- Posted August 14, 2013 by
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100 Ways to Travel Better: Your tips
Car Sickness Remedy Tips
If you get car sick, you most likely dread every single extended road trip. Car sickness is just one kind of motion sickness (or kinetosis) that some experience when they're riding in an automobile. Dizziness, fatigue and nausea might make the trip miserable. So how do you go about preventing car sickness in the first place? Here are some ways to enjoy the ride, sickness-free.
Take steps to prevent nausea. Since nausea is the most debilitating symptom of car sickness, it's always good to take precautionary measures. Ginger root is a classic remedy because of its widely recognized antiemetic (nausea-preventing) effects. Keep in mind, however, that many medications which are normally effective against nausea might not work against nausea caused by motion sickness.
- Eat a few ginger biscuits (cookies) before you go, during the journey, and after you arrive. If you are traveling a long distance, you could also consider taking ginger tea in a thermos. Peppermint tea is another good alternative. Cold drinks could include ginger ale or ginger beer (soda).
- Other good things to try eating are ginger candies (chewable), ginger coated in sugar (if you don't mind the heat of ginger) or ginger mints.
- You can also take over-the-counter ginger root caplets that will supply a concentrated dosage of ginger (1 to 2 caplets will work well for most adults.) They are commonly available at health food stores and larger grocery stores.
- Fresh mint can also cure or alleviate nausea. Buy it in the produce section of the supermarket. It doesn't have the drowsiness side-effect of over-the-counter nausea medicine. Start by eating 2 leaves and feel free to eat more if you need it.
- Keep a peppermint candy (or just about any long lasting hard candy) in your mouth. This method will work very well even after feelings of nausea have begun. Do not chew the candy because feelings of nausea may return fairly quickly after the candy is gone. For those whose nausea is worsened by the smell or taste of peppermint, lemon drops may prove helpful.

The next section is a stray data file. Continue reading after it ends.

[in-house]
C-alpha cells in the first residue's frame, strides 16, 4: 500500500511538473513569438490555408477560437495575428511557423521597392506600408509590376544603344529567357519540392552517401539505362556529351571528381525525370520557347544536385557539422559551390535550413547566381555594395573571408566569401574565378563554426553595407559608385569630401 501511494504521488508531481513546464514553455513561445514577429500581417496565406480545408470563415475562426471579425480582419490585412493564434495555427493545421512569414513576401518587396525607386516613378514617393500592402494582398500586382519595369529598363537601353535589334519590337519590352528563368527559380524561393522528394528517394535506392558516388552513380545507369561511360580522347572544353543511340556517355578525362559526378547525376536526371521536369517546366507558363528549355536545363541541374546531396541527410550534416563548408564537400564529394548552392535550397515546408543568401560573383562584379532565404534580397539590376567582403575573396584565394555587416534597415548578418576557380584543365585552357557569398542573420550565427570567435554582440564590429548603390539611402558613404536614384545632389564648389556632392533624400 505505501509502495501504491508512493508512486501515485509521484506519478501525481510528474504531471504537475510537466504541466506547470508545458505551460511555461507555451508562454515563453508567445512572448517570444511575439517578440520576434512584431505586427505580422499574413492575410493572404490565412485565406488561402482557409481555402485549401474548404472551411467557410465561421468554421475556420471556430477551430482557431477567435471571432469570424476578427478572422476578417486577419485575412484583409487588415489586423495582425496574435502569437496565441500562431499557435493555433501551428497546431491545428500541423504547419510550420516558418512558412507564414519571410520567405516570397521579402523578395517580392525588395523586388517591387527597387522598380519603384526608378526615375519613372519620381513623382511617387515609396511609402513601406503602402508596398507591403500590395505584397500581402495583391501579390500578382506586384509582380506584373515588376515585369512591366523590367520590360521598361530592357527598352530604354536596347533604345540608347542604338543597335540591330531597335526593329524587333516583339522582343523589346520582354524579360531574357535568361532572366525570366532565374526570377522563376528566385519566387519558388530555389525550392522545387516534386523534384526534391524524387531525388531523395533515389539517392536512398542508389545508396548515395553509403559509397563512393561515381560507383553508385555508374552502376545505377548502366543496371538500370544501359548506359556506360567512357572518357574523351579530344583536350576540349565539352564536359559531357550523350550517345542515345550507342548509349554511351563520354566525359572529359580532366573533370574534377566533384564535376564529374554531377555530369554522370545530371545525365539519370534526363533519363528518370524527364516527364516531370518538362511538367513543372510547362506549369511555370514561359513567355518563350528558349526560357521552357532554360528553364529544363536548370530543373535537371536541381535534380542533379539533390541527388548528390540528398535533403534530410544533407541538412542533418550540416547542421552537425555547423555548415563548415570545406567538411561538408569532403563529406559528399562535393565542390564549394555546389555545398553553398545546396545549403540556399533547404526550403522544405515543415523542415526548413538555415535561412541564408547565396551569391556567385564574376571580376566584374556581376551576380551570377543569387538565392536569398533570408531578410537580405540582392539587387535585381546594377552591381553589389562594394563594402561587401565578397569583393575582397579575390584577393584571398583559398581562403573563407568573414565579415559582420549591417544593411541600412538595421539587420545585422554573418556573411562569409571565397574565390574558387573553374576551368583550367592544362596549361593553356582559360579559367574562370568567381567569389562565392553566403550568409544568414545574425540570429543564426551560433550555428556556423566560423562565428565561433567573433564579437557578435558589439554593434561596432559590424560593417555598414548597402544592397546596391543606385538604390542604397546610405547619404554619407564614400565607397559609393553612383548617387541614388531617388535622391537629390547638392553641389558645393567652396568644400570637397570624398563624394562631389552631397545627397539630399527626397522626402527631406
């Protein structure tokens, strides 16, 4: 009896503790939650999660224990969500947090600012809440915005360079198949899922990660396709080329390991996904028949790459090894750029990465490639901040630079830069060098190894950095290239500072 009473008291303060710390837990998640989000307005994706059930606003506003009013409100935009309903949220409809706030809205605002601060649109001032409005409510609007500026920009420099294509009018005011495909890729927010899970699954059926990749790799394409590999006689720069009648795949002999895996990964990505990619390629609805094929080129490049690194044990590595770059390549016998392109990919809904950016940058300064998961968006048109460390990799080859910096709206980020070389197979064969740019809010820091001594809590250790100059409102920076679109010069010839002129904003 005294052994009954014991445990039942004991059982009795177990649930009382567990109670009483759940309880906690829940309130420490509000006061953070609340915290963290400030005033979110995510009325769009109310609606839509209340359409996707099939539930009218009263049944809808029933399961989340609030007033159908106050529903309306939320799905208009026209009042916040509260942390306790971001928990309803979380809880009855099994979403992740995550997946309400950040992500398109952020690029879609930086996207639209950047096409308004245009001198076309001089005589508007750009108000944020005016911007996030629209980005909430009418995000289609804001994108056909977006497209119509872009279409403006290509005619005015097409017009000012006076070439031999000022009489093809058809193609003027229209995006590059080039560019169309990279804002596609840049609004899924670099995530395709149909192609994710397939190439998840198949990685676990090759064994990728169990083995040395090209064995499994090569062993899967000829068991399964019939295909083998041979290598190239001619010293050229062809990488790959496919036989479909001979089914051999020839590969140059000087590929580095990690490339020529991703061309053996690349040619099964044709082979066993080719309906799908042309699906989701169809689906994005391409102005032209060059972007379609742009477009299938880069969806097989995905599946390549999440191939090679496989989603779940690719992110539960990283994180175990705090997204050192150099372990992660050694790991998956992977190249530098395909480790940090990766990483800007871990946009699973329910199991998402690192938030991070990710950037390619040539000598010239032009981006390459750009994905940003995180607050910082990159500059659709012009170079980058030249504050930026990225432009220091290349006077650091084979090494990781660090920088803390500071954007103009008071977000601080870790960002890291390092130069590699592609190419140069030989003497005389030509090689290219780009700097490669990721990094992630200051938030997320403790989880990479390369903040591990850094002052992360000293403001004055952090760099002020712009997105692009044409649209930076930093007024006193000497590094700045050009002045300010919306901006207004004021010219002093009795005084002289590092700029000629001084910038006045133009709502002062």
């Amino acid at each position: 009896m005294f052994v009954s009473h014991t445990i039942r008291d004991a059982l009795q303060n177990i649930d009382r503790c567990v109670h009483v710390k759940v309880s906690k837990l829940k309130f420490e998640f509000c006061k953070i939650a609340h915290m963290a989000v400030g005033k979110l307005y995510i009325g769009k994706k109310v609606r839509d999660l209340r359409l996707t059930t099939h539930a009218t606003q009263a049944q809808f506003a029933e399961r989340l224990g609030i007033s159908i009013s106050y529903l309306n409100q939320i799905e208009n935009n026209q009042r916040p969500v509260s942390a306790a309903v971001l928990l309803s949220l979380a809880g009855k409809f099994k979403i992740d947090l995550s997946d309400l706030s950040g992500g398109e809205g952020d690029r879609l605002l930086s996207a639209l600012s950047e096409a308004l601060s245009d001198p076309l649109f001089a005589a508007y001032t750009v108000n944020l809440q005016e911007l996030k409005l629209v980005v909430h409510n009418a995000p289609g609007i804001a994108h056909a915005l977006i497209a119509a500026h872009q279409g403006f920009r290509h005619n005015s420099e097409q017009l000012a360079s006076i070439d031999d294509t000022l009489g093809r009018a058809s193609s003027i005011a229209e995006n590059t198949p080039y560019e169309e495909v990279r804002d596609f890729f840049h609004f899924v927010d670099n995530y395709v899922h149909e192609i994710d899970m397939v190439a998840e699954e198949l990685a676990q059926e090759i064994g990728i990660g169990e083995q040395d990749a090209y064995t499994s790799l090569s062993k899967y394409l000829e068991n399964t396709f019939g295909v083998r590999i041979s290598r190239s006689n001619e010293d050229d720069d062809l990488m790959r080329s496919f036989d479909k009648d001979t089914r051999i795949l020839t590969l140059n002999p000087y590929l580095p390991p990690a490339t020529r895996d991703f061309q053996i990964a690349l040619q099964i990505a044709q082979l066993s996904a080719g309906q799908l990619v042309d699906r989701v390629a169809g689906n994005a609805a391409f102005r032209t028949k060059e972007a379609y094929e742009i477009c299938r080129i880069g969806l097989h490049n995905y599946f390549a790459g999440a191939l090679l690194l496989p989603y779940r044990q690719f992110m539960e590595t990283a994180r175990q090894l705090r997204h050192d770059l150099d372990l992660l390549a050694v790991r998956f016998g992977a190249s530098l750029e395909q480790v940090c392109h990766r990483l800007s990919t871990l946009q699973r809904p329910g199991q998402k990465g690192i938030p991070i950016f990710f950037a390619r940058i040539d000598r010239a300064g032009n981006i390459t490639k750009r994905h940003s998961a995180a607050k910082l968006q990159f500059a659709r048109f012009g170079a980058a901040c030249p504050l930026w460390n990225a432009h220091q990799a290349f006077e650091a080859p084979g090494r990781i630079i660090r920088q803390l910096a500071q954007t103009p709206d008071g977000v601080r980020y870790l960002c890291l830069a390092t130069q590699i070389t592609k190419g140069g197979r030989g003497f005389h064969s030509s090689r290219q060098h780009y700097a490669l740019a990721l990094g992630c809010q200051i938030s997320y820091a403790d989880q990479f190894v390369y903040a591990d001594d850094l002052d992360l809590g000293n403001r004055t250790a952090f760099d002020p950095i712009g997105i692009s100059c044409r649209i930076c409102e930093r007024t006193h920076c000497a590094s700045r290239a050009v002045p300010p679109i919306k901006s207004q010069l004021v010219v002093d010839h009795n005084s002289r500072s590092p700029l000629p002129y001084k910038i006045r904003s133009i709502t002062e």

- Rubbing alcohol wipes are useful as well for nausea. These are purchased at a medical supply store or in a regular drug store back by the pharmacy. Tear open a wipe and sniff gently as you pass it past your nose. This works very well
- Listening to music can help keep your mind off the sickness.
Look out the front window. Watching the passing scenery can confirm your balance system's detection of motion and help resolve the mismatch that causes car sickness. Focus on a non-moving object in the distance, such as the horizon. Don't do anything that involves focusing on a fixed spot, such as reading or playing a card game. Don't turn around or look from side to side much.
Understand why car sickness happens. All motion sickness results from your body sensing a discrepancy between what you see (in this case, the inside of a car, which tells your brain that you're sitting still) and what you feel (your body's vestibular system, which senses balance from your inner ear, tells your brain that you're moving). The conflict between what you see and what you feel triggers the production of a neurotransmitter, likely mistaken by your body as a signal of hallucinogenic poisoning, so your body tries to rid itself of whatever is causing the disorienting condition.